To introduce our eight-part series aimed at monohull sailors adapting to a catamaran, Nigel Irens considers the difference in handling between a monohull and a multihull
The attraction of sailing a boat that offers the vast living space found on a catamaran may one day mean that your average monohull sailor is faced with the need to bone up on how to transfer his seamanship skills to catamaran sailing.
Typically this might crop up when a big family – or a group of friends – is tempted to splash out on a charter of one of these boats in some sunny holiday paradise.
To any reasonably experienced sailor stepping onto a cat shouldn’t represent a huge challenge, but the experience is certainly different enough to merit getting up to speed with it as soon as possible.
Sitting behind the wheel of a docked cruising catamaran for the first time can, when all is said and done, be a bit daunting. All that interior space inevitably imposes some severe limits on visibility for a start.
If you’re on a boat that has separate port and starboard helm stations you may find you’ll have a great view forward and outboard, but the accommodation ‘house’ inboard of you is about as see-through as a brick wall, leaving you with no clue about what’s happening the other side of it.
OK, most of the action will be on the side of the boat against the pontoon as you leave the berth, so you’d naturally start the day here – able to see what’s happening and communicate easily with your line-handlers.
If you’re on a boat with a flybridge you’ll be able to see for miles – and you’ll certainly get a great view of the line-handling and the boat’s movement relative to the pontoon although you may not be able to see what the line handlers are doing as they may be hidden by the coachroof edges.
Coping with windage
You’ve probably taken in the fact that a catamaran with generous accommodation – and that means most of them – also has a huge amount of windage. Most of these boats have fixed centreboards (unballasted keels if you like). Although these are not the most efficient devices for fast upwind sailing they do have enough pure area to stop the boat being blown about like a loose paper bag when manoeuvring under power.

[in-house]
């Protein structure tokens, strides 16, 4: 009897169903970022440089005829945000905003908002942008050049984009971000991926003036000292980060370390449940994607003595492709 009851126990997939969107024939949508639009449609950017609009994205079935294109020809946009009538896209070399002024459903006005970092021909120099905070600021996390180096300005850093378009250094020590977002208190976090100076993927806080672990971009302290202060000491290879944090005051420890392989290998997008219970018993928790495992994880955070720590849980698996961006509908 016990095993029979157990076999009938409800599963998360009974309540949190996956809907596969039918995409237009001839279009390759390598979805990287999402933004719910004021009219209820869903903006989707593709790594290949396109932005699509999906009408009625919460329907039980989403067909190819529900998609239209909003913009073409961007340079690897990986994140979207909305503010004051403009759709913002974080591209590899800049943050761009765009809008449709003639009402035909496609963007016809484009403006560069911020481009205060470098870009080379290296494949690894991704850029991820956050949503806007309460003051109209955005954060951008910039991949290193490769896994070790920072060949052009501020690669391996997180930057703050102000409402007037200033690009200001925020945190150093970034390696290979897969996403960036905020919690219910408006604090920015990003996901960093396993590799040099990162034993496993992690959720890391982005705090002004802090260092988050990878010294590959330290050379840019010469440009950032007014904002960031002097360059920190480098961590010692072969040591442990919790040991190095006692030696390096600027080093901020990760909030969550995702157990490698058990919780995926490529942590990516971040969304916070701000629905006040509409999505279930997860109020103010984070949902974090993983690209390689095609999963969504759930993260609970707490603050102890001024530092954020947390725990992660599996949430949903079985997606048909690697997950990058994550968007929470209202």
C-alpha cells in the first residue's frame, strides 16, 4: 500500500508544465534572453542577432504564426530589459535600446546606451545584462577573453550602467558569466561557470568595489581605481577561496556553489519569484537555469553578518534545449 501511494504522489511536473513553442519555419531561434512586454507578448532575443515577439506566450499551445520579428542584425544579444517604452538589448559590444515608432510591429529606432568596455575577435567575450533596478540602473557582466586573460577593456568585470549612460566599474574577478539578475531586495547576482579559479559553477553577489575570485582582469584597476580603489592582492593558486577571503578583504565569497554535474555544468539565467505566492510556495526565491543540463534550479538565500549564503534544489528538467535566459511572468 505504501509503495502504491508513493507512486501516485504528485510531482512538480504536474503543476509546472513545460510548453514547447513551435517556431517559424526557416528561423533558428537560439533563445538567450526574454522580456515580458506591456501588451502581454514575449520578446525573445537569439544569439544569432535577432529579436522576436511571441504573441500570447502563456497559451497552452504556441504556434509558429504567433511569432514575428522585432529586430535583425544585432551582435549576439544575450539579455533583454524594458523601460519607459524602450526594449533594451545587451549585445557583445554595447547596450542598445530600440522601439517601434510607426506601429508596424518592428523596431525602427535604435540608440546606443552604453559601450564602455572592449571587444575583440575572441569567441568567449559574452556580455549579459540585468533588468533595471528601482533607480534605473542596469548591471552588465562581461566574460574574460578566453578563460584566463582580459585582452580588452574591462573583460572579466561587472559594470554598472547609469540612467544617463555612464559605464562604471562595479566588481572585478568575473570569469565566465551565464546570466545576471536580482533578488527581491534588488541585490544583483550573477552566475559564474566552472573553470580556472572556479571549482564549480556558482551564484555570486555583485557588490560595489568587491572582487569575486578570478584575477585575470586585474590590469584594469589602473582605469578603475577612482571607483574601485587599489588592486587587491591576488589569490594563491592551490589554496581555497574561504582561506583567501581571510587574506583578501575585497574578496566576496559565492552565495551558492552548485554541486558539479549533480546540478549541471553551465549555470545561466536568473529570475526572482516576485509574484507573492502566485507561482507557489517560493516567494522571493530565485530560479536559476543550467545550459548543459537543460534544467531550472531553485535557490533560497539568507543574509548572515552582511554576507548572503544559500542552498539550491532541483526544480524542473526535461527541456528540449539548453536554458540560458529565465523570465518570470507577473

Although the windage issue and poor visibility may seem daunting, there is one built-in characteristic of a catamaran that is there to make your life much easier. Having two engines – especially as they are set so far apart – gives you a secret weapon that can make even a novice look like pro.
This is just as well as the rudders on the average cruising catamaran are smaller than you would like them to be if you needed to depend on them for low-speed manoeuvring. This choice is driven by the desire to reduce draught as much as possible (OK, and maybe the cost as well …).
Manoeuvring with twin engines
In reality, armed with twin engines, you can forget the rudders and just leave them amidships when manoeuvring at slow speed, so you escape that nerve-racking gambit of giving a blast ahead with full rudder and just hoping against hope that she’ll respond in time before clouting the dock (or worse).
That trick can work well on a monohull with high aspect keel and rudder and shallow ends, but on this boat it’s probably best not to be tempted to try it.
So now you’re planning how best to leave the dock and taking a look at wind strength and direction – just as you would on any boat. If you’re on a charter boat you may well find yourself moored tightly between two other catamarans so you need to be able to move the boat quite a way sideways to get clear.
If your boat is fitted with a bow thruster (not very common in cats) you can push the bow away from the dock until you’re clear to head straight out. Don’t forget that the action of the bow thruster will be to rotate the boat (viewed from above) so the stern will be pushing towards the dock as it becomes the pivot point so it will need to be well fendered.